Equally historic and nostalgic, this just-released, locally produced film focuses on acclaimed folklorist Nasario Garcia as he wanders through “landscape and memory” amid the ghost towns of New Mexico’s Rio Puerco Valley. Recalling tales of his youth, Garcia brings these lost places to life again. John Nichols, author of The Milage Beanfield War called the film “exquisite and very powerful.” First broadcast on PBS, this hour-long collection of oral histories, archival photos and contemporary footage of the landscape has just been released on DVD.
All the way back in 2009, filmmaker Syndey Freeland won a New Visions/New Mexico Contract Award from the New Mexico Film Office. He used the cash award to start writing and directing his hard-hitting film debut, Drunktown’s Finest. In the years since its completion, the film has toured film festivals around the globe, premiered on the Sundance Channel and had numerous screenings throughout the Southwest. Based loosely on Freeland’s growing up in Gallup, N.M., the film charts the lives of three young Native Americans—an adopted Christian girl, a rebellious father-to-be and a promiscuous transsexual—as they strive to escape the hardships of life on and off a New Mexico Indian reservation.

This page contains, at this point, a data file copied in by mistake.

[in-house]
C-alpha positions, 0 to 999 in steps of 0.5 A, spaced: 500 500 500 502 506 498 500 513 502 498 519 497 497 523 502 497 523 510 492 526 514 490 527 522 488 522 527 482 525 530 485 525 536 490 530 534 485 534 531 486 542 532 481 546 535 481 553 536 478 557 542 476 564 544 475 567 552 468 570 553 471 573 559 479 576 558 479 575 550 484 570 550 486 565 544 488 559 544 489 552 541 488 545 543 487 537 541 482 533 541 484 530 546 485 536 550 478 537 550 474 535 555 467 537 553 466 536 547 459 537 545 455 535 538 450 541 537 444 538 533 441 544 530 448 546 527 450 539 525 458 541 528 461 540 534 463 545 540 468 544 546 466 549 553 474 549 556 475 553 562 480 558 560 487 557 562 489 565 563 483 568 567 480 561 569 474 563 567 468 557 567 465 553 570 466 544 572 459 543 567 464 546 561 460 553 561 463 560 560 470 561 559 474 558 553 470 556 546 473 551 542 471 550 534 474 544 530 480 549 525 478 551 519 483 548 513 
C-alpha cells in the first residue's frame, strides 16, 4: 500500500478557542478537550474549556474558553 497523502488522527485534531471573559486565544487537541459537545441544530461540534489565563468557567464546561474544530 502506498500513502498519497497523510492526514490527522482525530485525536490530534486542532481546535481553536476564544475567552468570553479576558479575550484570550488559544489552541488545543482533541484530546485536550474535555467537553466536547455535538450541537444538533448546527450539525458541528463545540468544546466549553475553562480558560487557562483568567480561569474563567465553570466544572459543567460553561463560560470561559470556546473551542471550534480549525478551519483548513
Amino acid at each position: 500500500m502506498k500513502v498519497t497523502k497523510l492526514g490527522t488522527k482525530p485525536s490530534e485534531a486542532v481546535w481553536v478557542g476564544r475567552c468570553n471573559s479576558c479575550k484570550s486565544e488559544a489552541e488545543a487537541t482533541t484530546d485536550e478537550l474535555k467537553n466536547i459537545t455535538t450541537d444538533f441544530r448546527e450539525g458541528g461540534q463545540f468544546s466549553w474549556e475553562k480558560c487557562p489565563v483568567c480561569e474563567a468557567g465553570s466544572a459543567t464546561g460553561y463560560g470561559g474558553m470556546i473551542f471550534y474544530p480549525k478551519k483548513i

Santa Fe’s not-for-profit education film company Silver Bullet Productions releases another one of its New Mexico-made documentaries centering on Native culture. This one, narrated by actor Wes Studi, relates the true story of Native American Warriors from first contact to today. Often portrayed as rebels or violent aggressors, Native people have long fought to protect their people, lands, environment and culture—despite poor treatment from the United States government. Here, advisors, artists, musicians and others use their voices to tell the story of the Warrior, past and present.